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in Ajax based web apps , Is it mandatory to provide an alternative "html" interface for those who don't have javascript enabled & slow connections?

for example Google Mail provides both Ajax & plain HTML Application but Microsoft SharePoint doesn't .

do we have to care about them (disabled javascript/slow connections) or not?

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3 Answers 3

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"Mandatory"? "Have to"? According to whom? There is no law saying that you must (at least in the US), unless you happen to be under a government contract that requires Section 508 compliance (accessibility to people with disabilities, such as the blind; a JavaScript solution may not work well in a screen reader) or whatever your local equivalent is.

Now, should you? Probably, yes. Do you really want to tell your users who prefer to run with JavaScript disabled that they can't use your service? Or do you want people who are running on mobile phones with slow processors and possibly worse or no JavaScript support not to be able to use your service? Consider also your blind users who may be using your site with a screen reader. Also, it's easier for search engines to index your site if all of the content is in static versions of the page, rather than hidden in something loaded via an XMLHTTPRequest. And a well designed static website can also be much more easily adapted into a REST type API than a dynamic JavaScript based site.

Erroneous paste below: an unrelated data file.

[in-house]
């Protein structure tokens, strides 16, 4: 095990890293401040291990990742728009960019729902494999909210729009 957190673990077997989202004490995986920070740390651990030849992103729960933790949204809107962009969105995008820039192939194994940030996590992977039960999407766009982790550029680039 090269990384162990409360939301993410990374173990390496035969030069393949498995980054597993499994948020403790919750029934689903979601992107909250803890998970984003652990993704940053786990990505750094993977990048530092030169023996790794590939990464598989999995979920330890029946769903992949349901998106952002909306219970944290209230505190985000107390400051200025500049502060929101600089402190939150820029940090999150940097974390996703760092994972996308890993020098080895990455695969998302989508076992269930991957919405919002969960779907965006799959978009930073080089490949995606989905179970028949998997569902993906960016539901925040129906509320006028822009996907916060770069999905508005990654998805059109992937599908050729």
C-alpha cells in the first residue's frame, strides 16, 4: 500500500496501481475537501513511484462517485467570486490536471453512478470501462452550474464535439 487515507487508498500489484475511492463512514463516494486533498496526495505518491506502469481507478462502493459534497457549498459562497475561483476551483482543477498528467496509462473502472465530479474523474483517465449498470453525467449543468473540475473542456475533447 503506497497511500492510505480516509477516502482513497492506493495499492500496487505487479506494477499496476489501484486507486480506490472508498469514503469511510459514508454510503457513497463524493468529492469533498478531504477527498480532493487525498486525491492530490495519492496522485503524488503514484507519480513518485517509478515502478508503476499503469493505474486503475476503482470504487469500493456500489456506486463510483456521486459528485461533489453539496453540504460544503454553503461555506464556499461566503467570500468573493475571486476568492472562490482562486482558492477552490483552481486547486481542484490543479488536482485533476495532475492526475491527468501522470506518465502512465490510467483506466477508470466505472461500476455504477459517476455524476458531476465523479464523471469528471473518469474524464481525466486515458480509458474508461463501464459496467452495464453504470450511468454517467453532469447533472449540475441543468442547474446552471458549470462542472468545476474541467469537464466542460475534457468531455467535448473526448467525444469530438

Of course, there are always some applications that just don't make sense as a static HTML page. If you're implementing a drawing app using an HTML5 canvas, there's really no way to make that static. But on the whole, if you can do a static version, and it doesn't add too much to the cost of the project, you probably should. In fact, some advocate that you do a plain HTML static version first, and treat the styling and JavaScript as a progressive enhancement on the static version, rather than the primary focus.

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This is really a question you need to answer for yourself. You need to be able to gauge what kind of userbase you will be turning away by not supplying/supporting people without Ajax support. In addition, you may want to consider the SEO and/or Accessibility aspects.

If this were an inhouse/controlled webapp, then I wouldn't worry too much about it. However, for a public website, I tend to program for the lowest common denominator and build up from there.

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It's not mandatory. Depending on how much it matters if someone does not manage to do what he needs to do, you decide whether you'll implement an "html" only alternative.

e.g, it matters a lot in an eshop and maybe not so much on a photo gallery in a social networking site

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